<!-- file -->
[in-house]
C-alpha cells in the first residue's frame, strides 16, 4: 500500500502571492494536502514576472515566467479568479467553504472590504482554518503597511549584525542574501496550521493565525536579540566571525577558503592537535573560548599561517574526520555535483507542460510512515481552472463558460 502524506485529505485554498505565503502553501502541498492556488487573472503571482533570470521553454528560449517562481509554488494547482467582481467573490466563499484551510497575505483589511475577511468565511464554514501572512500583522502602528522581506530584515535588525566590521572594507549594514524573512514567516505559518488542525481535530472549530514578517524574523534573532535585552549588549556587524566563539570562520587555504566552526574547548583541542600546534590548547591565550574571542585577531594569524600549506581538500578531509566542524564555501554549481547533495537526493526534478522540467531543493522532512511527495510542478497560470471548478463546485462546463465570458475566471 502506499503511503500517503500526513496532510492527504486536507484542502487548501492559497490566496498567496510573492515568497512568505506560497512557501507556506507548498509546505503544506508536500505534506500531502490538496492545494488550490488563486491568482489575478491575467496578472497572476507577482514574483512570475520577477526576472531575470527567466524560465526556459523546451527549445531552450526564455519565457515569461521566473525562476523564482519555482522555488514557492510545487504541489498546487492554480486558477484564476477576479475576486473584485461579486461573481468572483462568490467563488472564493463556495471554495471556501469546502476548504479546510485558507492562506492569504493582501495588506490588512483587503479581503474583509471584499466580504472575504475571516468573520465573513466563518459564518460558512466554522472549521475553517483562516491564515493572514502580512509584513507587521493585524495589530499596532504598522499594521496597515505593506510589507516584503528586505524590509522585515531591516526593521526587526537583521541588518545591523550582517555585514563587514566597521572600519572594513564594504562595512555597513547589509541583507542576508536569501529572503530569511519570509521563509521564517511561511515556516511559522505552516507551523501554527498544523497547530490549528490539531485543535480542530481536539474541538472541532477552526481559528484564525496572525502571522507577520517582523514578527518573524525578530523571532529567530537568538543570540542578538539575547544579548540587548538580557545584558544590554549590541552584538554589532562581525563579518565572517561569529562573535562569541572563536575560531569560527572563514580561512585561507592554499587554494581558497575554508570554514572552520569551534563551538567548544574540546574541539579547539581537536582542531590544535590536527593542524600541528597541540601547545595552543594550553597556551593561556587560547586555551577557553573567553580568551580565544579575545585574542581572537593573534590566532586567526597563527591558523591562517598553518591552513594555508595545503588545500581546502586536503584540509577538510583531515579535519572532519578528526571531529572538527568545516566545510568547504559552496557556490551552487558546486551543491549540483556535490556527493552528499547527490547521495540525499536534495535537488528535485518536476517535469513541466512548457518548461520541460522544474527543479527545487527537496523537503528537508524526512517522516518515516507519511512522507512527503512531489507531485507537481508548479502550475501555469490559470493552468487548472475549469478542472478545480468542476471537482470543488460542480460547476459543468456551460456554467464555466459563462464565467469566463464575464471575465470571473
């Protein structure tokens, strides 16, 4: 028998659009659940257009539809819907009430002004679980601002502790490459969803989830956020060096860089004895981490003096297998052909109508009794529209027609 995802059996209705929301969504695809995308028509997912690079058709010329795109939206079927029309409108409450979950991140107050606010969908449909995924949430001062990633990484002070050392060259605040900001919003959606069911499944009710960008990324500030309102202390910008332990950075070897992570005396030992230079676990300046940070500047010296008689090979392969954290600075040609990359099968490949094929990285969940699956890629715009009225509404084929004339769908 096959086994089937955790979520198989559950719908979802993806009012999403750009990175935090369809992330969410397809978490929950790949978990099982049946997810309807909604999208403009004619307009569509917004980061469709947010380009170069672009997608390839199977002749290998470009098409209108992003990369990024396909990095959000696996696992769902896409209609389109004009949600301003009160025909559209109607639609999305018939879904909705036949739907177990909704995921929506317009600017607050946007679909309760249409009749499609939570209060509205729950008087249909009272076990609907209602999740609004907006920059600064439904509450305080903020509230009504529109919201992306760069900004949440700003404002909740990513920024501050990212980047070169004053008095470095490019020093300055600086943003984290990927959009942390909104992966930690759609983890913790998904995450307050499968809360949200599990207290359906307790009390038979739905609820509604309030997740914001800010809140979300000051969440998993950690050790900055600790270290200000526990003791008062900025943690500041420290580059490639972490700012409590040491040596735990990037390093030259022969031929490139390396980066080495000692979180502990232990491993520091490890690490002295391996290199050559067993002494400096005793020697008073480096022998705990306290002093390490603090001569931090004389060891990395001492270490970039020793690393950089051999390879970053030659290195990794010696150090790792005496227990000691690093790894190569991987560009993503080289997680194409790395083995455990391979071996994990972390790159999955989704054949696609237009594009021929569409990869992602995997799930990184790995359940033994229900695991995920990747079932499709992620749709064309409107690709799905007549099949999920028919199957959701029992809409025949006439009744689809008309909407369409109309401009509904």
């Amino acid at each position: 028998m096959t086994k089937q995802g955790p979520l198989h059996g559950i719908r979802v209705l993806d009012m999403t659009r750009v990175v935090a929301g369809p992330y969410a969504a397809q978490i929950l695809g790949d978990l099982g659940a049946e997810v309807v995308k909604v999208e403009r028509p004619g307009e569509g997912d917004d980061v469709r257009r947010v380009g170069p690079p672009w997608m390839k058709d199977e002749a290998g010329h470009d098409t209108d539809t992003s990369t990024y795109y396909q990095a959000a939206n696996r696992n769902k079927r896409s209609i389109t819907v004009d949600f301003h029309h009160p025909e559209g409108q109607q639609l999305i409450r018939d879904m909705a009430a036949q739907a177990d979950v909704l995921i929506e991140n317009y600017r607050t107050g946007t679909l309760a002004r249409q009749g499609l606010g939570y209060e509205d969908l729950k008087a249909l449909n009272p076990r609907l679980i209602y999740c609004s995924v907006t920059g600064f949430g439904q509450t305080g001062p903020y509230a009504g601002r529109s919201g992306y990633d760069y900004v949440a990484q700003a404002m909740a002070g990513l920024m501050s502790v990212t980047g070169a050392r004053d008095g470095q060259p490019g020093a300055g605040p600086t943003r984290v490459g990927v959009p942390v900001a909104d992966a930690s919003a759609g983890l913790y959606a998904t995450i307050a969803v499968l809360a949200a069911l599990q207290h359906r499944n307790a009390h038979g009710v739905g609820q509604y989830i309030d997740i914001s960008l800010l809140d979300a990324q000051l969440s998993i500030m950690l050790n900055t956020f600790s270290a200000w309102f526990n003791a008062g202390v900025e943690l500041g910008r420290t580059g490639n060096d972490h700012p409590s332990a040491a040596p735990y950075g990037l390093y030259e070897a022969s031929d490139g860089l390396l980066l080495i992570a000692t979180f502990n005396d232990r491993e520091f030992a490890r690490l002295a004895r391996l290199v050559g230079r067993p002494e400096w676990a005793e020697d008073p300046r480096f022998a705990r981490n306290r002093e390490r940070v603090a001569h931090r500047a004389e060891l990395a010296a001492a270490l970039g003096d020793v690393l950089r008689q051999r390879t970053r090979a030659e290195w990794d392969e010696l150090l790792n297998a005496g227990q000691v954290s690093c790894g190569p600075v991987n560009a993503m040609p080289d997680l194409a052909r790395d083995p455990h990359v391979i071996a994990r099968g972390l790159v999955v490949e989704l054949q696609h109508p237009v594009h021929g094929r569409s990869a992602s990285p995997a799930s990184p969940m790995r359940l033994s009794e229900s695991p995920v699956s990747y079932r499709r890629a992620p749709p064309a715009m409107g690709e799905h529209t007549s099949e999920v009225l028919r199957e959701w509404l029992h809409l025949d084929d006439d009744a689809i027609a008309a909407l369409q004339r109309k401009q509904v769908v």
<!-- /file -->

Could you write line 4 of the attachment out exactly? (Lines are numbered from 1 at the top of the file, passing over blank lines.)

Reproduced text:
């Amino acid at each position: 028998m096959t086994k089937q995802g955790p979520l198989h059996g559950i719908r979802v209705l993806d009012m999403t659009r750009v990175v935090a929301g369809p992330y969410a969504a397809q978490i929950l695809g790949d978990l099982g659940a049946e997810v309807v995308k909604v999208e403009r028509p004619g307009e569509g997912d917004d980061v469709r257009r947010v380009g170069p690079p672009w997608m390839k058709d199977e002749a290998g010329h470009d098409t209108d539809t992003s990369t990024y795109y396909q990095a959000a939206n696996r696992n769902k079927r896409s209609i389109t819907v004009d949600f301003h029309h009160p025909e559209g409108q109607q639609l999305i409450r018939d879904m909705a009430a036949q739907a177990d979950v909704l995921i929506e991140n317009y600017r607050t107050g946007t679909l309760a002004r249409q009749g499609l606010g939570y209060e509205d969908l729950k008087a249909l449909n009272p076990r609907l679980i209602y999740c609004s995924v907006t920059g600064f949430g439904q509450t305080g001062p903020y509230a009504g601002r529109s919201g992306y990633d760069y900004v949440a990484q700003a404002m909740a002070g990513l920024m501050s502790v990212t980047g070169a050392r004053d008095g470095q060259p490019g020093a300055g605040p600086t943003r984290v490459g990927v959009p942390v900001a909104d992966a930690s919003a759609g983890l913790y959606a998904t995450i307050a969803v499968l809360a949200a069911l599990q207290h359906r499944n307790a009390h038979g009710v739905g609820q509604y989830i309030d997740i914001s960008l800010l809140d979300a990324q000051l969440s998993i500030m950690l050790n900055t956020f600790s270290a200000w309102f526990n003791a008062g202390v900025e943690l500041g910008r420290t580059g490639n060096d972490h700012p409590s332990a040491a040596p735990y950075g990037l390093y030259e070897a022969s031929d490139g860089l390396l980066l080495i992570a000692t979180f502990n005396d232990r491993e520091f030992a490890r690490l002295a004895r391996l290199v050559g230079r067993p002494e400096w676990a005793e020697d008073p300046r480096f022998a705990r981490n306290r002093e390490r940070v603090a001569h931090r500047a004389e060891l990395a010296a001492a270490l970039g003096d020793v690393l950089r008689q051999r390879t970053r090979a030659e290195w990794d392969e010696l150090l790792n297998a005496g227990q000691v954290s690093c790894g190569p600075v991987n560009a993503m040609p080289d997680l194409a052909r790395d083995p455990h990359v391979i071996a994990r099968g972390l790159v999955v490949e989704l054949q696609h109508p237009v594009h021929g094929r569409s990869a992602s990285p995997a799930s990184p969940m790995r359940l033994s009794e229900s695991p995920v699956s990747y079932r499709r890629a992620p749709p064309a715009m409107g690709e799905h529209t007549s099949e999920v009225l028919r199957e959701w509404l029992h809409l025949d084929d006439d009744a689809i027609a008309a909407l369409q004339r109309k401009q509904v769908v």